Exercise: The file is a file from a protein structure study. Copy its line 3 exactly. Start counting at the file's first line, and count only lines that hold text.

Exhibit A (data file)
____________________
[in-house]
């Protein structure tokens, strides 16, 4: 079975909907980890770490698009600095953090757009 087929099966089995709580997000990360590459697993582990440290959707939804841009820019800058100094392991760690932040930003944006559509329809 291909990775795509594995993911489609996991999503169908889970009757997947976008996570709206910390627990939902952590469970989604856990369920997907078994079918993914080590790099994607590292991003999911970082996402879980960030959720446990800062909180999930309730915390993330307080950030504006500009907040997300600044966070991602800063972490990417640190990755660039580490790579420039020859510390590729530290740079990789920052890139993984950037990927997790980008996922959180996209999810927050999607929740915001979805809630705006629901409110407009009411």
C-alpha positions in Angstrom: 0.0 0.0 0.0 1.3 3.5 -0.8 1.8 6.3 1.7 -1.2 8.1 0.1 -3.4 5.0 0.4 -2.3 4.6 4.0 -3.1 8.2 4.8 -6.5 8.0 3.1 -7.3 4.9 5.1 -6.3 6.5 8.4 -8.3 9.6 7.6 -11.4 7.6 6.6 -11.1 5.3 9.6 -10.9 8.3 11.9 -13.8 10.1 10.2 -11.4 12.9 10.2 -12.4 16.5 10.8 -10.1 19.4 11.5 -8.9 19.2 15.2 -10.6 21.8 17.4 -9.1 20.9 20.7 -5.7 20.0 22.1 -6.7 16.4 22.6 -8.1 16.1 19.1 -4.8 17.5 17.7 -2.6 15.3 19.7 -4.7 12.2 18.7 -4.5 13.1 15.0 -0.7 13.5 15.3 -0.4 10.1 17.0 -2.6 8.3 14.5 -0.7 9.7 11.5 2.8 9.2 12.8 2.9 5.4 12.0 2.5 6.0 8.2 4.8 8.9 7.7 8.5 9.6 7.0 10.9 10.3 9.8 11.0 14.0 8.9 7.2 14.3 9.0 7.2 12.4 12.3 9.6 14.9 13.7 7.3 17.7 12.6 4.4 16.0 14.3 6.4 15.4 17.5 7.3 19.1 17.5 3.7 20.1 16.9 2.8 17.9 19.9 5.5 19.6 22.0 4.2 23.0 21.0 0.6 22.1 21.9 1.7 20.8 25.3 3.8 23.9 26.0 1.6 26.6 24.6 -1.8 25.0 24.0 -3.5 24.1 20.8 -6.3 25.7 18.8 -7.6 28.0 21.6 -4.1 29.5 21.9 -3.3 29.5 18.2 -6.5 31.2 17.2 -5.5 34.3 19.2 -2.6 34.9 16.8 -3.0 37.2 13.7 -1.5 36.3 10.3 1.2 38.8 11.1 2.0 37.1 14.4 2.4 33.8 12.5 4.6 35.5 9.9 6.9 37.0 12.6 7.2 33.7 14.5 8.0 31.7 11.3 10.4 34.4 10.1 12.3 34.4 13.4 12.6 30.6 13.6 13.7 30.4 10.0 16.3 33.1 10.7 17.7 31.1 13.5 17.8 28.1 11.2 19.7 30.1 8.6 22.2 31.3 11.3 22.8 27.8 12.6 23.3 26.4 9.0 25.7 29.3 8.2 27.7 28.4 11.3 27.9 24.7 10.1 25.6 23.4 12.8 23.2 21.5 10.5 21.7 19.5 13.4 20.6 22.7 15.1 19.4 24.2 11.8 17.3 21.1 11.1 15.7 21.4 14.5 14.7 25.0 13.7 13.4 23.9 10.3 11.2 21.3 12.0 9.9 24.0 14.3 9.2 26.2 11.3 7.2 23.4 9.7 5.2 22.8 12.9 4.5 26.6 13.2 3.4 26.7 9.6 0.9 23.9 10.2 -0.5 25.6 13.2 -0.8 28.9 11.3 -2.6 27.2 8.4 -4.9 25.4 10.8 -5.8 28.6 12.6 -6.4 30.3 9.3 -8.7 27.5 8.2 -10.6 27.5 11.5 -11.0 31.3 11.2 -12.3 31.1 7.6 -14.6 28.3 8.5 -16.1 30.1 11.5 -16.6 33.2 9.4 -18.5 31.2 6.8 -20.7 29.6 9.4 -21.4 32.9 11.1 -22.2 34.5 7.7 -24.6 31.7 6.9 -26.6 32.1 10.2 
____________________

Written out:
C-alpha positions in Angstrom: 0.0 0.0 0.0 1.3 3.5 -0.8 1.8 6.3 1.7 -1.2 8.1 0.1 -3.4 5.0 0.4 -2.3 4.6 4.0 -3.1 8.2 4.8 -6.5 8.0 3.1 -7.3 4.9 5.1 -6.3 6.5 8.4 -8.3 9.6 7.6 -11.4 7.6 6.6 -11.1 5.3 9.6 -10.9 8.3 11.9 -13.8 10.1 10.2 -11.4 12.9 10.2 -12.4 16.5 10.8 -10.1 19.4 11.5 -8.9 19.2 15.2 -10.6 21.8 17.4 -9.1 20.9 20.7 -5.7 20.0 22.1 -6.7 16.4 22.6 -8.1 16.1 19.1 -4.8 17.5 17.7 -2.6 15.3 19.7 -4.7 12.2 18.7 -4.5 13.1 15.0 -0.7 13.5 15.3 -0.4 10.1 17.0 -2.6 8.3 14.5 -0.7 9.7 11.5 2.8 9.2 12.8 2.9 5.4 12.0 2.5 6.0 8.2 4.8 8.9 7.7 8.5 9.6 7.0 10.9 10.3 9.8 11.0 14.0 8.9 7.2 14.3 9.0 7.2 12.4 12.3 9.6 14.9 13.7 7.3 17.7 12.6 4.4 16.0 14.3 6.4 15.4 17.5 7.3 19.1 17.5 3.7 20.1 16.9 2.8 17.9 19.9 5.5 19.6 22.0 4.2 23.0 21.0 0.6 22.1 21.9 1.7 20.8 25.3 3.8 23.9 26.0 1.6 26.6 24.6 -1.8 25.0 24.0 -3.5 24.1 20.8 -6.3 25.7 18.8 -7.6 28.0 21.6 -4.1 29.5 21.9 -3.3 29.5 18.2 -6.5 31.2 17.2 -5.5 34.3 19.2 -2.6 34.9 16.8 -3.0 37.2 13.7 -1.5 36.3 10.3 1.2 38.8 11.1 2.0 37.1 14.4 2.4 33.8 12.5 4.6 35.5 9.9 6.9 37.0 12.6 7.2 33.7 14.5 8.0 31.7 11.3 10.4 34.4 10.1 12.3 34.4 13.4 12.6 30.6 13.6 13.7 30.4 10.0 16.3 33.1 10.7 17.7 31.1 13.5 17.8 28.1 11.2 19.7 30.1 8.6 22.2 31.3 11.3 22.8 27.8 12.6 23.3 26.4 9.0 25.7 29.3 8.2 27.7 28.4 11.3 27.9 24.7 10.1 25.6 23.4 12.8 23.2 21.5 10.5 21.7 19.5 13.4 20.6 22.7 15.1 19.4 24.2 11.8 17.3 21.1 11.1 15.7 21.4 14.5 14.7 25.0 13.7 13.4 23.9 10.3 11.2 21.3 12.0 9.9 24.0 14.3 9.2 26.2 11.3 7.2 23.4 9.7 5.2 22.8 12.9 4.5 26.6 13.2 3.4 26.7 9.6 0.9 23.9 10.2 -0.5 25.6 13.2 -0.8 28.9 11.3 -2.6 27.2 8.4 -4.9 25.4 10.8 -5.8 28.6 12.6 -6.4 30.3 9.3 -8.7 27.5 8.2 -10.6 27.5 11.5 -11.0 31.3 11.2 -12.3 31.1 7.6 -14.6 28.3 8.5 -16.1 30.1 11.5 -16.6 33.2 9.4 -18.5 31.2 6.8 -20.7 29.6 9.4 -21.4 32.9 11.1 -22.2 34.5 7.7 -24.6 31.7 6.9 -26.6 32.1 10.2 